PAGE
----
Julio Gonzalez, M.D., J.D.
Yesterday, quite unexpectedly, we learned of President Trump's plan to have American forces leave Syria immediately. In a video tweet published Wednesday, the President declared, "We have won against ISIS," and that it was consequently time to bring the troops home.
Sadly, the President is wrong in pulling our troops out of Syria.
Unquestionably, we all want our troops home. None of us wants even one American to die while unnecessarily fighting for a goal with no firm endpoint. And of course, no one wants our military engaged in foreign battles a moment longer than necessary. But the claim that we have defeated ISIS, although generally true, may not be completely accurate. And even more importantly, the United States still has multiple, bona-fide, national security interests in the region.
ISIS is one of the great evils of the twenty-first century. Their intolerant religious views coupled with their ruthless pursuit and punishment of all not subscribing to there radical Islamic tendencies crosses the threshold from fervent belief to unabashed power grab with no signs of self-restraint. Regardless of the faith, there is no defense of the mass decapitation, stoning, and burning of others, and there is equally no excuse for the sequestration of women and their mass rape. But these are mere standard operating techniques for ISIS and its followers.
The United States was correct in entering the theater for the purpose of destroying these inhumane elements. Moreover, historical hindsight now allows us to understand that a large factor in ISIS's ability to flourish was the Obama Administration's passive policies of leading from behind and not rocking the boat. From the void the United States left as it retreated away from the Middle East came the opportunity for mayhem and evil to spread, and ISIS mercilessly capitalized on it.
Through the efforts of our brave men and women, ISIS has been beaten back to a small and remote area of Syria where its members live holed up in caves and fearing for their lives. By most accounts, remaining ISIS forces number between 2,000 and 15,000 members and are devoid of a valid organizational structure.
But exist they do, and these fanatics would like nothing more than the opportunity to spread their influence and reorganize. Let us remember, this is a perpetual battle for ISIS; one of apocalyptic proportions and without rules of engagement. They will never go away.
Then, there are the regional issues. Iran, the greatest fomenter of terrorism in the world has only one goal in mind; the eradication of the State of Israel. For them, the end game is to drive every Israeli into the Mediterranean Sea and see them drown. Like ISIS, their vision is apocalyptic in nature and aspirational.
Crucial to Iran's plan is the establishment of a corridor of influence spanning from its western border to the Mediterranean Sea. Such a corridor would include deployed elements in Iran, Jordan, and yes, Syria. So important is Syria to the successful establishment of a corridor, that Iran has deployed personnel and rockets in coordination with the Syrian regime under Bashar al-Assad.
Russia's interest in the area is different. For Russia, maintaining the Assad regime, even if it is in coordination with Iran means the expansion of Russian influence at the expense of the United States. For Russia, controlling Syria equals gaining a foothold in a region with a massive influence on the world's oil reserves and markets. It also means pushing the United States out of a geopolitical region where American influence is vital.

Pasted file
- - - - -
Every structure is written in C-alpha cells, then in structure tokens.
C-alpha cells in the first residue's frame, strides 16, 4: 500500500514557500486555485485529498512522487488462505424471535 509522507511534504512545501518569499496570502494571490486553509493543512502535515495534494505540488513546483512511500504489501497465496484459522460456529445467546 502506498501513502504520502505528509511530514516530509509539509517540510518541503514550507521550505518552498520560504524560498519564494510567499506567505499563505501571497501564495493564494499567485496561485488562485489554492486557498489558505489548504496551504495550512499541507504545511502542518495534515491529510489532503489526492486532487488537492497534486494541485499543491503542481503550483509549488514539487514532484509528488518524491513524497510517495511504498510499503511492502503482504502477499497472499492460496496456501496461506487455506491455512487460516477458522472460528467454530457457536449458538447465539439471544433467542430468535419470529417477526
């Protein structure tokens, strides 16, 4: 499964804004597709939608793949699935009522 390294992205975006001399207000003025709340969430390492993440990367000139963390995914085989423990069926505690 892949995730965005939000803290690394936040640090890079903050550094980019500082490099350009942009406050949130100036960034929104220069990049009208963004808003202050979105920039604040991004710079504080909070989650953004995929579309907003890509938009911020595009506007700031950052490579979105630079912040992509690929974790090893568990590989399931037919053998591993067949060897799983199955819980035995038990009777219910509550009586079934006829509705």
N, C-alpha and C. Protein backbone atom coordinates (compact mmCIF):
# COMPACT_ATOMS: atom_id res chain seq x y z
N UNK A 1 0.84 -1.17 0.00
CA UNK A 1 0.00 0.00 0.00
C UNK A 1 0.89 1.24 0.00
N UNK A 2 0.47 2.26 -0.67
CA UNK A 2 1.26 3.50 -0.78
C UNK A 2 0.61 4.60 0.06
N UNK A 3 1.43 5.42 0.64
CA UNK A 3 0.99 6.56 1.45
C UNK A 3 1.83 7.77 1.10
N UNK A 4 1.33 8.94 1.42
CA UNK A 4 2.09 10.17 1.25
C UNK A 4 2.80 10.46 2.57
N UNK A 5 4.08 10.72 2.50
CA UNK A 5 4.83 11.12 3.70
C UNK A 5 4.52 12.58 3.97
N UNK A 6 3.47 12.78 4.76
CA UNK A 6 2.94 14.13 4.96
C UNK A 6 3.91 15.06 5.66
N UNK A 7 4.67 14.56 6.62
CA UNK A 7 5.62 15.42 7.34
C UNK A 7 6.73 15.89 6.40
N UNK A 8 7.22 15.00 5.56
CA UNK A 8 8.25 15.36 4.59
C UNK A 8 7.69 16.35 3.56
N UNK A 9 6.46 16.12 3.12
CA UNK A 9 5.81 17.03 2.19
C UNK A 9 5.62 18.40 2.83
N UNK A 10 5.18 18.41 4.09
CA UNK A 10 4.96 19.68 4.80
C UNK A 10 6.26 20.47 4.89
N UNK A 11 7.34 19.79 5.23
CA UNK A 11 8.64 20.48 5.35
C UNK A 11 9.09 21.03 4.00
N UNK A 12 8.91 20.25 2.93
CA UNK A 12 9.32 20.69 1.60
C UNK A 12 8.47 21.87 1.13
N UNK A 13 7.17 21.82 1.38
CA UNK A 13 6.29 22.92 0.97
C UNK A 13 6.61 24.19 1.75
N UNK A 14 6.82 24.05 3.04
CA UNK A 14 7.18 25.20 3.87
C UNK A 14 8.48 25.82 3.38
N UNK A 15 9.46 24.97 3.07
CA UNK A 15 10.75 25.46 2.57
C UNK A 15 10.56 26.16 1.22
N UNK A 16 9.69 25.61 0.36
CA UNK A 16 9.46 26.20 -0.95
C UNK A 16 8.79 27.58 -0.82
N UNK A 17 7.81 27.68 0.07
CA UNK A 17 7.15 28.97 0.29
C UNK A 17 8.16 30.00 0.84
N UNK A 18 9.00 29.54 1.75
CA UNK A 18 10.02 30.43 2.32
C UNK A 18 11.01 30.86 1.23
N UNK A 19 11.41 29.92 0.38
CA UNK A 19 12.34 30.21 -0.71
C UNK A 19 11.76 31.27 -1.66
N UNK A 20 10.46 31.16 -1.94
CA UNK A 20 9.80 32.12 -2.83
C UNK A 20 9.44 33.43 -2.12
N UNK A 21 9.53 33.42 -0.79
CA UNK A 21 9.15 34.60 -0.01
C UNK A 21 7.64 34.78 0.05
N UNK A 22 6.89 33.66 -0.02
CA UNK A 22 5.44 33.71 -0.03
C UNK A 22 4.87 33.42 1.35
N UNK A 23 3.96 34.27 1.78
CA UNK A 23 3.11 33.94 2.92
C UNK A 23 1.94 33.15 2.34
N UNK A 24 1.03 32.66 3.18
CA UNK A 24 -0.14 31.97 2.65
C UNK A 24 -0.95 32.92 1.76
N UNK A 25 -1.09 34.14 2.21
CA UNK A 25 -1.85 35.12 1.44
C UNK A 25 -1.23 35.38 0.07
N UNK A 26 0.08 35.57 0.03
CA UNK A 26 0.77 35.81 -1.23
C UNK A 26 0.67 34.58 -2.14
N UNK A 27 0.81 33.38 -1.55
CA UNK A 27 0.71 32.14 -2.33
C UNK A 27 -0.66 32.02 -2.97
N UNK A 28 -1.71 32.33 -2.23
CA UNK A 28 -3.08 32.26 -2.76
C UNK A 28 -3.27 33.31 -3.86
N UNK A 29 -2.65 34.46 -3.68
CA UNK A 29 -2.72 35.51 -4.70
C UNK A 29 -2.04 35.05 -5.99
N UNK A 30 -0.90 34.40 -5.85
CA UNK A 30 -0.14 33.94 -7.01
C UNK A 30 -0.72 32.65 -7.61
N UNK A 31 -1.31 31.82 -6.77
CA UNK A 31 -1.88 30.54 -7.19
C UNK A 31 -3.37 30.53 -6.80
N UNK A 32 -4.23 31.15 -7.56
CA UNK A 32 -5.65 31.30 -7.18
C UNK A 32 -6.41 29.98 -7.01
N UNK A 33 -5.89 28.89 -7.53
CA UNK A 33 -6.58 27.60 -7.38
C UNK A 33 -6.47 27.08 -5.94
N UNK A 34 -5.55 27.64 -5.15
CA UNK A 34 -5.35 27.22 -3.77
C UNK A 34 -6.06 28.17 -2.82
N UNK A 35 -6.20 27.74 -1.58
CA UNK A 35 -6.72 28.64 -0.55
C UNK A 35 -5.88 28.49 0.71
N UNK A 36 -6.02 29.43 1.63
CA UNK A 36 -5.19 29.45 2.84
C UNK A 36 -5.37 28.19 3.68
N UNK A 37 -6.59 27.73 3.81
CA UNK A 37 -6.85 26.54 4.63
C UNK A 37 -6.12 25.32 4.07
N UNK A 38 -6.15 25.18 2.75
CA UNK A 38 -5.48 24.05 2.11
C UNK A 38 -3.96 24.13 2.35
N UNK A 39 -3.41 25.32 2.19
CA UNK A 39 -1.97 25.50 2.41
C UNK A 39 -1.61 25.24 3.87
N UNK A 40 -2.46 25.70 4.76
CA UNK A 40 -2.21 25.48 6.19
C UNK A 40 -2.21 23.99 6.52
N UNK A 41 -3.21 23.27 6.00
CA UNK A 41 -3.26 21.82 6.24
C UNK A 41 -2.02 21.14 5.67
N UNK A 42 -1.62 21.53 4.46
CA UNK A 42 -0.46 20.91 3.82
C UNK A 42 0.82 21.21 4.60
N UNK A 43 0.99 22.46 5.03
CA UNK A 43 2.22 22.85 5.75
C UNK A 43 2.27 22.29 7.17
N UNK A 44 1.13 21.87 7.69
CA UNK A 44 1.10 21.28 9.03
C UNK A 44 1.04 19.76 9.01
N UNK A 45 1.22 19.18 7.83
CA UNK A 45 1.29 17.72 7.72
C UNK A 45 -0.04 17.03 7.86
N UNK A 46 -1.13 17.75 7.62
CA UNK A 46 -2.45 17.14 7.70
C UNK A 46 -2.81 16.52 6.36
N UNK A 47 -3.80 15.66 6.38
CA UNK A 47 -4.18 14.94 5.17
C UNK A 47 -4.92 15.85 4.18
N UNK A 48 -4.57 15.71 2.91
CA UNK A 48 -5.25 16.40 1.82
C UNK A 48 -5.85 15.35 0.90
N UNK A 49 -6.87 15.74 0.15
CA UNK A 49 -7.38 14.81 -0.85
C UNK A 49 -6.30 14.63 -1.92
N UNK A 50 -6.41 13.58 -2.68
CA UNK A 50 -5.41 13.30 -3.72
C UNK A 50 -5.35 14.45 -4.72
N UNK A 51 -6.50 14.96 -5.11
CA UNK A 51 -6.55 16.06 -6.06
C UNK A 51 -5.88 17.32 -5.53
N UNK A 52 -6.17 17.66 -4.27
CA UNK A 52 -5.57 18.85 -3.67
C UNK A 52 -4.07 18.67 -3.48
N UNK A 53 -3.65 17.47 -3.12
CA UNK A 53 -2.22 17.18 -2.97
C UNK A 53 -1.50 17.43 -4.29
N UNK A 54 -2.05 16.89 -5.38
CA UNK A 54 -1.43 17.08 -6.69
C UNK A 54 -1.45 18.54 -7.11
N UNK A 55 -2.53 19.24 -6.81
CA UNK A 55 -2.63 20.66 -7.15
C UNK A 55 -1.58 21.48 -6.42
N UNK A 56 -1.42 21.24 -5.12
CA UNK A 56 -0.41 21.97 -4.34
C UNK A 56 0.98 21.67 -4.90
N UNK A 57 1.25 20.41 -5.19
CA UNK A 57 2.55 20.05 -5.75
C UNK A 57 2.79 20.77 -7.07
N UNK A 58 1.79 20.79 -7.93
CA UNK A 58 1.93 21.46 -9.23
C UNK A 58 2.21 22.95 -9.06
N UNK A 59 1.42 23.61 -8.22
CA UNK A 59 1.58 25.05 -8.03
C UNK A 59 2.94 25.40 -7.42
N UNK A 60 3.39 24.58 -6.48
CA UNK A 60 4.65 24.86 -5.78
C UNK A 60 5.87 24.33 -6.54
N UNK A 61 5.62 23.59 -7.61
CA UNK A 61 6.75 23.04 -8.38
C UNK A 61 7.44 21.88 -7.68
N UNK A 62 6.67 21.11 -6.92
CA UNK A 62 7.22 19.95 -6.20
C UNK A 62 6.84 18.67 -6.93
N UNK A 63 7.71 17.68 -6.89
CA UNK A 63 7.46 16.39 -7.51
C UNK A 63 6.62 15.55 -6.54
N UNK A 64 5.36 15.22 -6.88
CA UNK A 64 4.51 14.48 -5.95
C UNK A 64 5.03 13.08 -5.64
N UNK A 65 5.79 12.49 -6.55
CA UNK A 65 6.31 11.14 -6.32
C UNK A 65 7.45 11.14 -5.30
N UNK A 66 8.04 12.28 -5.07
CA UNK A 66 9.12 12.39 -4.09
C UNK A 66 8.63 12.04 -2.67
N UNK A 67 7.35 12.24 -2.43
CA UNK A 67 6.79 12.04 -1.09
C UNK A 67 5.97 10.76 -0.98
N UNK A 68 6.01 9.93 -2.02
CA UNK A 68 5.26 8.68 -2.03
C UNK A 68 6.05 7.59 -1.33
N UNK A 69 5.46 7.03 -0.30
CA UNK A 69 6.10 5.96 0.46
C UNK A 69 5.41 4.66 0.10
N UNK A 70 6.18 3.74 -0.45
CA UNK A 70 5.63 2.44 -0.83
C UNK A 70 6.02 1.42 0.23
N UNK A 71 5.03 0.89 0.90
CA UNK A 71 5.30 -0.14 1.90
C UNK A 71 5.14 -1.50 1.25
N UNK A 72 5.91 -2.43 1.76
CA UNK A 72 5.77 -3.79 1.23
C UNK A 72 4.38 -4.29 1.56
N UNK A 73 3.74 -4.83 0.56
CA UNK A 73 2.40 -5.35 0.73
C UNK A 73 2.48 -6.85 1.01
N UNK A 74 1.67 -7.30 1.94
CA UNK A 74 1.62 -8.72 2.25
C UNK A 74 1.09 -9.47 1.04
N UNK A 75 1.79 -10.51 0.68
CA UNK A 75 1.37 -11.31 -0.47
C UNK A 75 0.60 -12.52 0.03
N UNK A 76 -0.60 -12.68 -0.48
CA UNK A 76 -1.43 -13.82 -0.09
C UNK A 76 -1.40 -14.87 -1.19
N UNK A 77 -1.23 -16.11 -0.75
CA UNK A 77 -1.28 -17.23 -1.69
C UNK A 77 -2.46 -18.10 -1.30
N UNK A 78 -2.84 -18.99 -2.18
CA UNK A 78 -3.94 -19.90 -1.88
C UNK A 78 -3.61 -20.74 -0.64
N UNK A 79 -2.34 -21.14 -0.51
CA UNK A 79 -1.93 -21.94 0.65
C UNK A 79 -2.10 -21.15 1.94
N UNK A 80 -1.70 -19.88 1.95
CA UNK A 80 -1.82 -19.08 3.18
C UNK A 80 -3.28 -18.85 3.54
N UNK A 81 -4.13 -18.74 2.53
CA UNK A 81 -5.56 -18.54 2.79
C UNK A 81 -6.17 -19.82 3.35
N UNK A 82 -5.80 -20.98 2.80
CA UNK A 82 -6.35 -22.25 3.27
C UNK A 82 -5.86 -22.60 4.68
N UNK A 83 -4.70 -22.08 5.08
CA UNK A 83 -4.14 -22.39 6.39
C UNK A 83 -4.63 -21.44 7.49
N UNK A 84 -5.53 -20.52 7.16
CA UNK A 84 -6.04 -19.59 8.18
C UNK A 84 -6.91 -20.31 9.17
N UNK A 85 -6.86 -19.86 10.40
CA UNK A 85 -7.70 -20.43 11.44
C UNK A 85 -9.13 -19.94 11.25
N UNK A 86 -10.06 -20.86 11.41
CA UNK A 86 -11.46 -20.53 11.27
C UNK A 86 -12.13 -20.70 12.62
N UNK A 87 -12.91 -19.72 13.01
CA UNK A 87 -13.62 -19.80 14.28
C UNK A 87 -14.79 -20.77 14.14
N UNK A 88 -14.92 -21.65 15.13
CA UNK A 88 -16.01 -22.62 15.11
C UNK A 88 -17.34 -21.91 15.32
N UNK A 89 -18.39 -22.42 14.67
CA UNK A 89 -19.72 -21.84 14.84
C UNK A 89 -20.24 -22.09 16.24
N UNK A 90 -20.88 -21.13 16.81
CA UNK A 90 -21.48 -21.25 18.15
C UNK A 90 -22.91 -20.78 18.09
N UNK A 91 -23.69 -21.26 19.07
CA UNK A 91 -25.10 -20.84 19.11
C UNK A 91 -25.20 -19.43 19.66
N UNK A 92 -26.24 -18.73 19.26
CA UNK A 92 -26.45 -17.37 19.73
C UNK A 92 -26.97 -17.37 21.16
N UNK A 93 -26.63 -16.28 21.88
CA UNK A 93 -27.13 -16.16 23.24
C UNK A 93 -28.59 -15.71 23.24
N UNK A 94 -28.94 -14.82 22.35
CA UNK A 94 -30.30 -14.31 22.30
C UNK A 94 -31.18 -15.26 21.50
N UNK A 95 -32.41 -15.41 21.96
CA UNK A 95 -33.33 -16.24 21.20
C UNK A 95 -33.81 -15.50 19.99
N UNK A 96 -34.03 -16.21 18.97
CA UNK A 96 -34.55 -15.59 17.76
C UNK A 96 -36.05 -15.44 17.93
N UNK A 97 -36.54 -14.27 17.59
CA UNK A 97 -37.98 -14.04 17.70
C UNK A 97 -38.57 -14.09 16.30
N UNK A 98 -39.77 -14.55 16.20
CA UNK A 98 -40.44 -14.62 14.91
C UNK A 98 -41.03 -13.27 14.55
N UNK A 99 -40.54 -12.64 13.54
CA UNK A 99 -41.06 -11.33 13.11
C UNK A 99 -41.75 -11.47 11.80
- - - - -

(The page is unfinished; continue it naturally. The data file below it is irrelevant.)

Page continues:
Viewed in its totality, America's continued presence in Syria is crucial to keeping Iran from forwarding its abilities to foment terrorism, keeping Soviet influence at bay, checking the evils of the Assad regime, protecting Israel, and preventing the resurgence of ISIS. In short, the stakes here are, quite frankly, way too high for the United States to abandon them at this time.
That our country would love to have their young men and women home, not just for Christmas, but permanently, goes without saying. That our country has seen involvement in way too many unnecessary engagements also stands without dispute as does the fact that American foreign policy and its attempts at regime change is mired with wrong decisions. But none of these can discount the dire consequences of our troops abandoning Syria. It is unfortunate that our country does not have a viable exit option at this time in Syria, and despite our intense desire for engaging in interventions with clearly defined endpoints, goals, and exit strategies, Syria and the Middle East is not one of those situations.
For all these reasons, our absence in Syria will come at an unacceptable price, one that the President must consider despite his desire to get our troops out.
In short, President Trump needs to rethink his position in Syria and engage in patient perseverance instead of an impulsive and ill-advised retreat.
Dr. Julio Gonzalez is an orthopaedic surgeon and lawyer living in Venice, Florida. He is the author of The Federalist Pages and served in the Florida House of Representatives. He can be reached through www.thefederalistpages.comto arrange a lecture or book signing.
Julio Gonzalez, M.D., J.D.
Dr. Gonzalez is an orthopedic surgeon and lawyer serving as State Representative for South Sarasota County in Florida. He is the author of The Federalist Pages